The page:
Juniper Bonsai

Juniper is the Most Common Tree Used for Bonsai


Actually the Juniper probably the most common tree found in any Bonsai collection. If you want to get started in the art of bonsai, I would strongly suggest a Juniper.   They are not that demanding and requre less attention than most. If you can spare a few minutes in the morning and few in the afternoon that is enough to keep this tree alive for a long time.  To help you take care of your juniper bonsai tree, here I offer a couple of tips.

Watering the Juniper:

Watering your juniper everyday is very important. Without lots of soil to absorb moisture any bonsai can easily wilt and die. The juniper has one exception, it may look alive and be dead. When you see it’s needles turning brown it is usually too late for any hope for revival. So, to make sure your Juniper stays healthy and strong, you need to at a minimum keep its roots moist. Never let the soil get completely dry. Make it a habit to water in the morning and in the afternoon. Use the following watering tips as a guide:

  1. Let the water trickle from the top of the tree gently. Do not just pour a lot of water directly onto the soil. This will avoid washing away the soil and it will be a more natural way for the Juniper to receive water.
  2. Make sure you wet all the needles and branches to prevent insects from establishing a home. Insects do not like wet environments so if you wet the entire tree everyday, insects will be less likely to make their home in your tree.

Repotting the Juniper:

You need to repot your juniper tree at regular intervals. Repotting is especially important while it is still developing. No, repotting will not kill your Juniper. In fact, repotting can make your tree look better and healthier. Repotting not only prevents the tree from becoming root bound to the pot but encourages the tree to grow new feeder roots. New feeder roots allow the tree to absorb more moisture and they help the tree grow more evenly in the pot.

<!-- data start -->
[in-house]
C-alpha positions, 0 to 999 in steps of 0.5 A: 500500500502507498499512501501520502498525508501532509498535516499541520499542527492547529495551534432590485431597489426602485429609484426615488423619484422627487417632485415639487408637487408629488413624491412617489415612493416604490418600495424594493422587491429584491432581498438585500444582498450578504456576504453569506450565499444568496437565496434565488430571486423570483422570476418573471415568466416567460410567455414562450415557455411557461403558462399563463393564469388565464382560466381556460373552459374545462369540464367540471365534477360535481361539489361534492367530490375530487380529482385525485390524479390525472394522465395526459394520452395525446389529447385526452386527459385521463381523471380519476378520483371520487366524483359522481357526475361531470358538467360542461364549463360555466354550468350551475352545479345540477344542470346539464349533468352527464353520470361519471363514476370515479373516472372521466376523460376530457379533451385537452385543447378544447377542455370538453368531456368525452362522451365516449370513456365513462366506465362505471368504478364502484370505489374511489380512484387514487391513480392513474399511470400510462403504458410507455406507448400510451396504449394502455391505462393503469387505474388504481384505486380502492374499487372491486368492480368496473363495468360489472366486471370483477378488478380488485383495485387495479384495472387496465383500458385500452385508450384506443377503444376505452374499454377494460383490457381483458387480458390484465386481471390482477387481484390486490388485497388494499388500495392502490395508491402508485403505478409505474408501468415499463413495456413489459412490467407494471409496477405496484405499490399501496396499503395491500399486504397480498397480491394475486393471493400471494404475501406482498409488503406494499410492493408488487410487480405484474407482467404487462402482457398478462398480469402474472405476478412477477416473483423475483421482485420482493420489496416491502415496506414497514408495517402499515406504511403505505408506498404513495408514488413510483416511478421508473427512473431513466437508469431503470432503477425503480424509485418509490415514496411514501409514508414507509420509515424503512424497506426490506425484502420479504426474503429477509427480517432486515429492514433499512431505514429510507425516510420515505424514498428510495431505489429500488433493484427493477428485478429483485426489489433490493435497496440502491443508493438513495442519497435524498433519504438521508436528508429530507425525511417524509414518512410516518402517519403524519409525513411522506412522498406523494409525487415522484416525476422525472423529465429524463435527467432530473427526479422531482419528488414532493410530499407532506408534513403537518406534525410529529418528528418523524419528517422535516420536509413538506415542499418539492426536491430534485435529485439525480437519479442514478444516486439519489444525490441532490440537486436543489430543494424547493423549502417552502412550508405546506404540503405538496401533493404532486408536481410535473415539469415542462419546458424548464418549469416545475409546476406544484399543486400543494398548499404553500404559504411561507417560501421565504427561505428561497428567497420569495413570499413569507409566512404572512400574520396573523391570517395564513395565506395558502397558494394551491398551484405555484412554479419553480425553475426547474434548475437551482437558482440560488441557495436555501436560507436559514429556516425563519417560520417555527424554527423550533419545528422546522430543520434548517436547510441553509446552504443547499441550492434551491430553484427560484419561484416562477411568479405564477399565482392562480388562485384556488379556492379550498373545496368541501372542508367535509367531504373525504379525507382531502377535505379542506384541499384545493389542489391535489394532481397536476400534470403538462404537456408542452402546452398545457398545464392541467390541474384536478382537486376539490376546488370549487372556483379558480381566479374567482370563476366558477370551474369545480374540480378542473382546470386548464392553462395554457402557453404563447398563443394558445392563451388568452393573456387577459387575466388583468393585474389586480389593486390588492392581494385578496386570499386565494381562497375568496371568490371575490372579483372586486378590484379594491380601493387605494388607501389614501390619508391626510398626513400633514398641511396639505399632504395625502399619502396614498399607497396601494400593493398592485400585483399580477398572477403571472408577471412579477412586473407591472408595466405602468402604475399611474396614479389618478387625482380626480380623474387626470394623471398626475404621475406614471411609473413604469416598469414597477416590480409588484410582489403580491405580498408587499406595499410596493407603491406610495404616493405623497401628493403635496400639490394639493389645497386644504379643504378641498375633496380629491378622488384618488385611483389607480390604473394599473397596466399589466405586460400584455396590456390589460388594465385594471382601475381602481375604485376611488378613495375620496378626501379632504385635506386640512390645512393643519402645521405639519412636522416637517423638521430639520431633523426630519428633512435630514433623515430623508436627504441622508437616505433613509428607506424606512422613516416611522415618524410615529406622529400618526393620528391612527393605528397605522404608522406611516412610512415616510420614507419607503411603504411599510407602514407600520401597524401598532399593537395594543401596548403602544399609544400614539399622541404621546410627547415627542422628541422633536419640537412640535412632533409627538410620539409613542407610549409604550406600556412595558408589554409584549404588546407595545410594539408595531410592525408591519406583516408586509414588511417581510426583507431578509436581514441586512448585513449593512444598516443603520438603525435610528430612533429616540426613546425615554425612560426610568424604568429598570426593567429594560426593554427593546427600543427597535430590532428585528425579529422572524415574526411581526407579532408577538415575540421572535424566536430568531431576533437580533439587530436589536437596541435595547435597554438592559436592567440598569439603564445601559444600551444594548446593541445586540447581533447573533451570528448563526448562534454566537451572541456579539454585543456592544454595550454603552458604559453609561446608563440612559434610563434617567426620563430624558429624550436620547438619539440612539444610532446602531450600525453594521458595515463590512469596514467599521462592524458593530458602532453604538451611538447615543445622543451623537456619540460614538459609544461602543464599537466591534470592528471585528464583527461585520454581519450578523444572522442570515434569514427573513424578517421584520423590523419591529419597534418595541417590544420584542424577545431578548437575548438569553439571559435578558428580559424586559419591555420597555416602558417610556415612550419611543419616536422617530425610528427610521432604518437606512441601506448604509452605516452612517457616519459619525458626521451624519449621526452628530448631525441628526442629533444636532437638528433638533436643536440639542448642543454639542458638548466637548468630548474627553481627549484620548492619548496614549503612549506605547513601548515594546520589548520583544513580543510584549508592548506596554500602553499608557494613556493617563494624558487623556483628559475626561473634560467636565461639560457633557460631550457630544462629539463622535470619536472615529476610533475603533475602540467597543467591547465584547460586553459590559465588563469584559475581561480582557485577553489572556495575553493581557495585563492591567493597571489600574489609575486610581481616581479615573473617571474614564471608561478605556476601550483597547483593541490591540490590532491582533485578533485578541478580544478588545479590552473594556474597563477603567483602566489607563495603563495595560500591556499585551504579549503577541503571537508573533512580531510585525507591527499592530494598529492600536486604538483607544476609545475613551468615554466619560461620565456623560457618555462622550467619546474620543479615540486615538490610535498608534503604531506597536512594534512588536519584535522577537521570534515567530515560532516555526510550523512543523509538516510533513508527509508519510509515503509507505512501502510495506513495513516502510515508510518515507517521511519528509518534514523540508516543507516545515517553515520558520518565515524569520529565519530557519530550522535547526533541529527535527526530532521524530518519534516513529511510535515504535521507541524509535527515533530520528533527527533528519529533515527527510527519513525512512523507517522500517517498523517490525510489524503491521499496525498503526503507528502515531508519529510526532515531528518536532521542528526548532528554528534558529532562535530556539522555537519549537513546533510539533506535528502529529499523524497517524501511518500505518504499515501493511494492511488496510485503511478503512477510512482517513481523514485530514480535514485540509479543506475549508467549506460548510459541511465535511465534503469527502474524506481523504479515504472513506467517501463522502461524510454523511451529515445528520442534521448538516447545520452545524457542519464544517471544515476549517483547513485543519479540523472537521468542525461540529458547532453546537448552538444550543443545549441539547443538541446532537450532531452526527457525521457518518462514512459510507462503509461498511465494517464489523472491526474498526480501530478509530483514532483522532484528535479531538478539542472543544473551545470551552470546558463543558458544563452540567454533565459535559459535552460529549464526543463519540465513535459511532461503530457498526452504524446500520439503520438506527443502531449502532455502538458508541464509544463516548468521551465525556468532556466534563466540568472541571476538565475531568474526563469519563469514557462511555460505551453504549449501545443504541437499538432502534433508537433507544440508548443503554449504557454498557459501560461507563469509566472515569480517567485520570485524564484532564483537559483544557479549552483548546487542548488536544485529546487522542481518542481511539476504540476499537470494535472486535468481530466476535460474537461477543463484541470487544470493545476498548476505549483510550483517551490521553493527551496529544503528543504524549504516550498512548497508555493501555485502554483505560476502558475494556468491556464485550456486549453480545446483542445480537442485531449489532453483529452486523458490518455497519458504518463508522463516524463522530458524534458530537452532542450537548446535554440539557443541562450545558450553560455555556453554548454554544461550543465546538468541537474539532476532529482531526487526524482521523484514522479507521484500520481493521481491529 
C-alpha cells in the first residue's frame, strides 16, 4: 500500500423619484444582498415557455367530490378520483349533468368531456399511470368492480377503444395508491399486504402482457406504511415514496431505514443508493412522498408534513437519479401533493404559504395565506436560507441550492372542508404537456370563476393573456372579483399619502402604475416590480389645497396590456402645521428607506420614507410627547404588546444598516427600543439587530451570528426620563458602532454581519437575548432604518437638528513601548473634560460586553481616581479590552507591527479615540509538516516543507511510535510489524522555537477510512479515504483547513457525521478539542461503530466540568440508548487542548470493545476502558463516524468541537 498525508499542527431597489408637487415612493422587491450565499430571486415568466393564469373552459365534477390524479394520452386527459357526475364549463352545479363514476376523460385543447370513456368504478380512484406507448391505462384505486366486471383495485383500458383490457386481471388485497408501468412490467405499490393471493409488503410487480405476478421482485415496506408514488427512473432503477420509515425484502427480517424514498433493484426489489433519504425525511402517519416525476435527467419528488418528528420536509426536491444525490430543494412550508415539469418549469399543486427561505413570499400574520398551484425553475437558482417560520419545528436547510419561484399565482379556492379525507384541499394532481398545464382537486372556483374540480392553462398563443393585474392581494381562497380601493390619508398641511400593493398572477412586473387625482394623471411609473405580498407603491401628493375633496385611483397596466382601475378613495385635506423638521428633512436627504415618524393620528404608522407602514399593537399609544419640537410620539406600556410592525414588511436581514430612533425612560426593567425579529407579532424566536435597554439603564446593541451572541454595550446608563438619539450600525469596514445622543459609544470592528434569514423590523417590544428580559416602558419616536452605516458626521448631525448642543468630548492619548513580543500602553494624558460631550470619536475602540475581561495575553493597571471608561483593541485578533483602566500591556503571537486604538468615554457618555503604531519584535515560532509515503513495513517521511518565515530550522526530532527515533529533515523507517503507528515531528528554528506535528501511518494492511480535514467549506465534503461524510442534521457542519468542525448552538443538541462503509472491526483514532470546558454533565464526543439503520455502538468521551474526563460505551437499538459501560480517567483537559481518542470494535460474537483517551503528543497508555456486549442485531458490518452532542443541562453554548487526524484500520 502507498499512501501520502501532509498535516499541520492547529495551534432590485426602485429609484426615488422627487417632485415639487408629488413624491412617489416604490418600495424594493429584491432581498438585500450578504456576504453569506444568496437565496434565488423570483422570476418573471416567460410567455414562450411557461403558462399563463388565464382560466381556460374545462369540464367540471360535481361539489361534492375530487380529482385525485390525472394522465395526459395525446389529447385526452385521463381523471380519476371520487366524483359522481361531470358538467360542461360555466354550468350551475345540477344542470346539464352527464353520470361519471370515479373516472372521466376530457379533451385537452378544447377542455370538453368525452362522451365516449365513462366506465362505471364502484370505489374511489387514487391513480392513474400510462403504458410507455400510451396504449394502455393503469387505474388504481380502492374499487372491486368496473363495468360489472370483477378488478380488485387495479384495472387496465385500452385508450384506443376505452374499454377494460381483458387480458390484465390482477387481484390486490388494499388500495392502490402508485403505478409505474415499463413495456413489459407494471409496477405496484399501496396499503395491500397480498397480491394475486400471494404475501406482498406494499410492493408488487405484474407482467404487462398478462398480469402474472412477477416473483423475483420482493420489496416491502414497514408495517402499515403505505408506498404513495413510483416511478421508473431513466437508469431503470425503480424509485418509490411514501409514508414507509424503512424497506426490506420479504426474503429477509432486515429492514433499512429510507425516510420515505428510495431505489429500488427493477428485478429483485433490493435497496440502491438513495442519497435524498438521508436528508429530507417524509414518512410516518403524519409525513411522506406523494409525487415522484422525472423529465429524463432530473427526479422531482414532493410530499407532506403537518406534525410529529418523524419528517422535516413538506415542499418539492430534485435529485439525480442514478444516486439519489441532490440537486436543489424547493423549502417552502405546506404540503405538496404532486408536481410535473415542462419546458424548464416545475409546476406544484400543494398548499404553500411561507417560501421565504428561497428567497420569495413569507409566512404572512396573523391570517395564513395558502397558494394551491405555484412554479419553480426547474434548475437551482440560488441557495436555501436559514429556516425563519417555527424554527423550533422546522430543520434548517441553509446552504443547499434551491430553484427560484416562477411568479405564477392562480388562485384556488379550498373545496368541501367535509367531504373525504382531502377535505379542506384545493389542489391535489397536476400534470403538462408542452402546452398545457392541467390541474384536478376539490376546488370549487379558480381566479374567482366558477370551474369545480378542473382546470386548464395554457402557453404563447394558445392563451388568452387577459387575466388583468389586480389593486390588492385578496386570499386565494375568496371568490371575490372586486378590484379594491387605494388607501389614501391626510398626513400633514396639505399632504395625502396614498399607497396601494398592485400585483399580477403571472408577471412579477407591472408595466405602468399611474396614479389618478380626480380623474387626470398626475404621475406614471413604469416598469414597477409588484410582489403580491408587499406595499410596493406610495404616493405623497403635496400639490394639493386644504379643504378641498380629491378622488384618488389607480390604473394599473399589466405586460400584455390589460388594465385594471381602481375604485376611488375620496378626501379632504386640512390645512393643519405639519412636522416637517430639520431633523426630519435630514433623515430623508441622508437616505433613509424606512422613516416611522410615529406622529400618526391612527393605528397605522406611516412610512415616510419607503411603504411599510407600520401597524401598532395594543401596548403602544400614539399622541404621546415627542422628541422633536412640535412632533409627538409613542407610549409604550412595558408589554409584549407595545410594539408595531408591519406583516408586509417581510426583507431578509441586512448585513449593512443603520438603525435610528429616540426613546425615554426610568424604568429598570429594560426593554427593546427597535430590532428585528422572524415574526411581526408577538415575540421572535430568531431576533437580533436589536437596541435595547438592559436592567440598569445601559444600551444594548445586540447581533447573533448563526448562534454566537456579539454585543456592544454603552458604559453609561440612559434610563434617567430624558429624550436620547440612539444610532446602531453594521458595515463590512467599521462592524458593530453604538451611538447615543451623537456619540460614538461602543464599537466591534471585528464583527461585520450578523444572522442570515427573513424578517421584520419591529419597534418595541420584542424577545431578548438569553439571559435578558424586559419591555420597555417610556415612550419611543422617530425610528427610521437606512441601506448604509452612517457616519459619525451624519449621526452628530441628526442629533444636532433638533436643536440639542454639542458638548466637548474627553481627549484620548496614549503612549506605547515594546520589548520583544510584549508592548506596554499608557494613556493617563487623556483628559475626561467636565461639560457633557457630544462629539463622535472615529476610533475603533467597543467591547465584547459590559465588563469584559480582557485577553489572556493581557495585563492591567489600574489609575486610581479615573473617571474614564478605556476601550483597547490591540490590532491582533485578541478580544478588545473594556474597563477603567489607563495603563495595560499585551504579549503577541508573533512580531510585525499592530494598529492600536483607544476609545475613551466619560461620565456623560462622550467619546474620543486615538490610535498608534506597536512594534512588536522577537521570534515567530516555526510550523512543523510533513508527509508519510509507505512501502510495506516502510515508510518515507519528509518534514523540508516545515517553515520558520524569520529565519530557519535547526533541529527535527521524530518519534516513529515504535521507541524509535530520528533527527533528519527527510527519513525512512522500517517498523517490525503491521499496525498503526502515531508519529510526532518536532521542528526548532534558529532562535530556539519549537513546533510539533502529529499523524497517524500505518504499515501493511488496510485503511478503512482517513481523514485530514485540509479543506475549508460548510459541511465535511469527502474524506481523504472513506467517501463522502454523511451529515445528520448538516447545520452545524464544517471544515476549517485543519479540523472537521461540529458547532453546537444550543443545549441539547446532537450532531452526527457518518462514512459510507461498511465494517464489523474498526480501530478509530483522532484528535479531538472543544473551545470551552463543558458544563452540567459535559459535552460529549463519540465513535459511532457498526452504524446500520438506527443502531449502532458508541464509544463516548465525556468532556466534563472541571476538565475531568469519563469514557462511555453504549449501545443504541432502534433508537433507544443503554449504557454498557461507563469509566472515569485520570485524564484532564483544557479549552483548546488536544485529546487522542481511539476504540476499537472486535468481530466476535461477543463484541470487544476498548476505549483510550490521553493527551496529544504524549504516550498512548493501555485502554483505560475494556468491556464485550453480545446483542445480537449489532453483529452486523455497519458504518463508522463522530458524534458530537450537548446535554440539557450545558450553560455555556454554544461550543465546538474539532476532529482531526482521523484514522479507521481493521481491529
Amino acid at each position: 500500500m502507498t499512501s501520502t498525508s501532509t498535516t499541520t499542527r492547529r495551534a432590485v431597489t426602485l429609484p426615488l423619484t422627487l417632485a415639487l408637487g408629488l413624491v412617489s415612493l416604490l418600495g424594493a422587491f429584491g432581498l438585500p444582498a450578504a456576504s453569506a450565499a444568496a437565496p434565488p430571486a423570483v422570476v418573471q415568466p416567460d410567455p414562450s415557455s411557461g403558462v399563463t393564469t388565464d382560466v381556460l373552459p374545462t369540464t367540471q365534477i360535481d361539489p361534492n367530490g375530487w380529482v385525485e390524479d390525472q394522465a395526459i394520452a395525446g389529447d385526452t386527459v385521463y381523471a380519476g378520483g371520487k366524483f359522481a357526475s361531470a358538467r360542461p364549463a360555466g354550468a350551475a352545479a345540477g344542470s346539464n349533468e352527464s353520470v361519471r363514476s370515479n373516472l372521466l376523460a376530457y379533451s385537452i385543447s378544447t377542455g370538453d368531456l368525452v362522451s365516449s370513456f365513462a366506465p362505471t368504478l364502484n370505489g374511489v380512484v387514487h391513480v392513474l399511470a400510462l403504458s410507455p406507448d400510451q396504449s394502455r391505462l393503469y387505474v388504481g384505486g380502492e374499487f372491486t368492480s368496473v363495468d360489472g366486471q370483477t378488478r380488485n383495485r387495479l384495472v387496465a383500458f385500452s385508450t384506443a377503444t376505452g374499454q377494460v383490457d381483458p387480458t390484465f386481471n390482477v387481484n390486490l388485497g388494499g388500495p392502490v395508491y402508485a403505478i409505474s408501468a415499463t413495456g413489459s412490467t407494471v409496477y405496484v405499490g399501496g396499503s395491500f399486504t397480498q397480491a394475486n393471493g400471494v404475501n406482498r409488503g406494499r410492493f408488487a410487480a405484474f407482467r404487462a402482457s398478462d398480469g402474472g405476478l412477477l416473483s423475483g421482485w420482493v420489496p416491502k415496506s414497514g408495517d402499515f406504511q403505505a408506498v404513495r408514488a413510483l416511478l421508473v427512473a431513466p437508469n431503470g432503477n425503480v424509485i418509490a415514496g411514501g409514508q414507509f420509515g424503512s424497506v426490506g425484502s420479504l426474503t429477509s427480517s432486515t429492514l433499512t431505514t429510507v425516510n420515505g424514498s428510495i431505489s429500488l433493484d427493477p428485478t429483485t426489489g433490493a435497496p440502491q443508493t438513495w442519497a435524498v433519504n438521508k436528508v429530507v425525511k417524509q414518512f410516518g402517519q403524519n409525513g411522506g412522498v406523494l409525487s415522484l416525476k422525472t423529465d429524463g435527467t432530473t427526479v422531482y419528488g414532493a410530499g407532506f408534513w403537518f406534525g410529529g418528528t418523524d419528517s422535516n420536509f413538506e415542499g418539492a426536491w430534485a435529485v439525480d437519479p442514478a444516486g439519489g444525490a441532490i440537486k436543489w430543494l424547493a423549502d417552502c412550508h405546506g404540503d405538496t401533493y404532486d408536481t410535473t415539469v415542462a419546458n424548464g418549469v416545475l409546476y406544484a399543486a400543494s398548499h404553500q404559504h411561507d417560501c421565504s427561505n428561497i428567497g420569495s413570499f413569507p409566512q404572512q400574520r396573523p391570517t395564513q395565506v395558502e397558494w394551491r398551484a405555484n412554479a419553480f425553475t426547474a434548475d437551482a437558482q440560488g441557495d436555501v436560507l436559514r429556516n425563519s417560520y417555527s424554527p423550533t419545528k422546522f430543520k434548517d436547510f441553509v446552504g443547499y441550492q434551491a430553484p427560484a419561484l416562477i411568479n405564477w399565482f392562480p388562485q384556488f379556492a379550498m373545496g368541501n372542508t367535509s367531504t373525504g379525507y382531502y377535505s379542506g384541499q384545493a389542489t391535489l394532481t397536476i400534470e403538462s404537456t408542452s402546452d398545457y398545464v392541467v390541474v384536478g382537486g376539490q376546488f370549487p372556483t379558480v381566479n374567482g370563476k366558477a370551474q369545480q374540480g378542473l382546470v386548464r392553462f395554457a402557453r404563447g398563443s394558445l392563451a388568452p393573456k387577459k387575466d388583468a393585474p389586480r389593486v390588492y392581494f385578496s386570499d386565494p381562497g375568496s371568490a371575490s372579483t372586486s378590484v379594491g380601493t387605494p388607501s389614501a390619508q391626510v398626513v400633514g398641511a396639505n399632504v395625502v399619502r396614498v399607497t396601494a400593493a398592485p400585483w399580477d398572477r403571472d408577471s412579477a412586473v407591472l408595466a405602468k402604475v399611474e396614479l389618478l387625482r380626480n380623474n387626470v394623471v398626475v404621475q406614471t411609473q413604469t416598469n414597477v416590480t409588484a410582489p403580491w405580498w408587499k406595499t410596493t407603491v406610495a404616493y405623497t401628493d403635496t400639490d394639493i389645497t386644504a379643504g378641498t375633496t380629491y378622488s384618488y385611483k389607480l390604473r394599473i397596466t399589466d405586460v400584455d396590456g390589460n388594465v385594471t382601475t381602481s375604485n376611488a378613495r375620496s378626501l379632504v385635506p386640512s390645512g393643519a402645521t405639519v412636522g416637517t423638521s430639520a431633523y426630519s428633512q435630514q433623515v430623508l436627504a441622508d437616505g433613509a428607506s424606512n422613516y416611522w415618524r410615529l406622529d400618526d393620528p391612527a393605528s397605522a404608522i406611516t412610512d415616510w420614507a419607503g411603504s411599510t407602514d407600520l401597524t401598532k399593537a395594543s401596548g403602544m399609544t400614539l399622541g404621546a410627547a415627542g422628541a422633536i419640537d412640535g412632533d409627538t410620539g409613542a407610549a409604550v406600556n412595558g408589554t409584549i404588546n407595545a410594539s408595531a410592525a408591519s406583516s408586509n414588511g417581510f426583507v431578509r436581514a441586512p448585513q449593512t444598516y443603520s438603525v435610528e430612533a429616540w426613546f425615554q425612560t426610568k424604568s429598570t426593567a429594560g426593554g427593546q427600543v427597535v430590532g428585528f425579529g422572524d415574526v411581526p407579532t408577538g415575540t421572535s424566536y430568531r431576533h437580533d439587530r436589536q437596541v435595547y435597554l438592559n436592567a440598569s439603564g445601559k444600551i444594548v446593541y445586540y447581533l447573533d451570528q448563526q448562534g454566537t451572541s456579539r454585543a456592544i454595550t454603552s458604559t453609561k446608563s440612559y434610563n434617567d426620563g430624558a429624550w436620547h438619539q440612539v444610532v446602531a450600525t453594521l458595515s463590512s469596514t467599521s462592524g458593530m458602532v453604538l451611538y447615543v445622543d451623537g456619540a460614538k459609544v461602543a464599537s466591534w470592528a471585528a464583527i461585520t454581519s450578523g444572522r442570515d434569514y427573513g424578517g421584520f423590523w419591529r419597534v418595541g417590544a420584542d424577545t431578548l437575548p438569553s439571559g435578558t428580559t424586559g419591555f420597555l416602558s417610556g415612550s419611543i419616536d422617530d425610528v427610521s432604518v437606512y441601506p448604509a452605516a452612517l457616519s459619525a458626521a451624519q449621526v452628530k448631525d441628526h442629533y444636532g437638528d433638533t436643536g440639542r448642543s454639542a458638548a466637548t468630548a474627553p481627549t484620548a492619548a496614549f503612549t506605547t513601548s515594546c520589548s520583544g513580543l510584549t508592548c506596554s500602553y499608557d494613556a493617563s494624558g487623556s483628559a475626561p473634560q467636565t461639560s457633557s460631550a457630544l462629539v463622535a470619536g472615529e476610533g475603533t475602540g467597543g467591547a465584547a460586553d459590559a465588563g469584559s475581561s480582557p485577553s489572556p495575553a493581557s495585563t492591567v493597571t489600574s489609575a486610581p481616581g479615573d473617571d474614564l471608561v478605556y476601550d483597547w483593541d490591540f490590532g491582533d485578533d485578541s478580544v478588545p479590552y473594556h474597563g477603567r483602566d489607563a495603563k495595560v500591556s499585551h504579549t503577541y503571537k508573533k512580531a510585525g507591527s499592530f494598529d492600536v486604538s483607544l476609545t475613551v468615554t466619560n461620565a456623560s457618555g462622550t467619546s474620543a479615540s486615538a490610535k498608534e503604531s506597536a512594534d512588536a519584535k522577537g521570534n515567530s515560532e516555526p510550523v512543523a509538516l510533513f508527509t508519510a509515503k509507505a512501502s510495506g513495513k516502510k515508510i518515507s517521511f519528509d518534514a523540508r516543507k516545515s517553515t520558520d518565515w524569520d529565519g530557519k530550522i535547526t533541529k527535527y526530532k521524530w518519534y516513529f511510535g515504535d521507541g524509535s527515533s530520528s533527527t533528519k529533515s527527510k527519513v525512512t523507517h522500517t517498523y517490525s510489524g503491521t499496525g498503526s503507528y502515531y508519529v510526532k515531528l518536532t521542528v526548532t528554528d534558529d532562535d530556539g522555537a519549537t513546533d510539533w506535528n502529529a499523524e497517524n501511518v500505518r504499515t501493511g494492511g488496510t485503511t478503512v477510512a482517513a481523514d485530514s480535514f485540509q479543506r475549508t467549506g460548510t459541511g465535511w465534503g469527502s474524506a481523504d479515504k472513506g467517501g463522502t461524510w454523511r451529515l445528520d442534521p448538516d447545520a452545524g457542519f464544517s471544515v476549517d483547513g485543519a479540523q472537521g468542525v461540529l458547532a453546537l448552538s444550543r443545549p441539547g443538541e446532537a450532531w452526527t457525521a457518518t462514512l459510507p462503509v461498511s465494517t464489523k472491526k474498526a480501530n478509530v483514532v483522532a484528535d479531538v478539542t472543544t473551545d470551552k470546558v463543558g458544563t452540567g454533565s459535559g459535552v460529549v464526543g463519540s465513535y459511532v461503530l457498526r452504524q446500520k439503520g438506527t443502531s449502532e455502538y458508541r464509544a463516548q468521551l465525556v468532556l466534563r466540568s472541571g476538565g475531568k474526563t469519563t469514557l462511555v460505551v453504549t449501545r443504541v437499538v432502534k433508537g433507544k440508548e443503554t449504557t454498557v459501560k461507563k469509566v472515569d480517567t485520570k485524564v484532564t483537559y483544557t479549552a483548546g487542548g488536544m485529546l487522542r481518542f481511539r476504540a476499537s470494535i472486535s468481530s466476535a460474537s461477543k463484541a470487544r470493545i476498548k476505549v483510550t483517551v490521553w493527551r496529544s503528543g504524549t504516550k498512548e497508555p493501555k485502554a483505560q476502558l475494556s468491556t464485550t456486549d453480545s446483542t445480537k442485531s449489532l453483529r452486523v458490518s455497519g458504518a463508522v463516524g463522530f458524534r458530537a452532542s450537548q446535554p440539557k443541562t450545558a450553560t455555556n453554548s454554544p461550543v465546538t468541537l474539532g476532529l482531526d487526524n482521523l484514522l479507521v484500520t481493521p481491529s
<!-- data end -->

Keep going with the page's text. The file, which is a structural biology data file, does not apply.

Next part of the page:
To repot your Juniper, remove the tree gently from the pot and then gently comb its roots. Only prune a small amount of roots each time you repot; no matter how often. Just don’t let too many large roots get established.
After pruning, arrange the roots by spreading evenly inside the new pot after covering the bottom with about 1/2″ of soil. Next use wire to anchor securely to the bottom then add another 1″ of soil with a light sprinkle of water and continue adding 1″ of soil until pot is filled back up to the base of the trunk. Be sure to apply a light sprinkle of water to each 1″ layer of soil. Do nothing more than your morning/evening watering routine for a month to allow it time to completely recover the stress of repotting.

If you see some of the needles turning yellow and starting to fall off a few days after repotting, add another 1″ of soil and keep your tree in the shade for a few days and cut down on the amount of water you are giving. Yellowing can also be a sign of too much water.

I occasionally find a good bonsai information resource that I recommend to all my Creating Bonsai subscribers.  You are invited to check out my latest bonsai resource discovery “Internet Bonsai Club” it’s a good place to ask questions about your bonsai.

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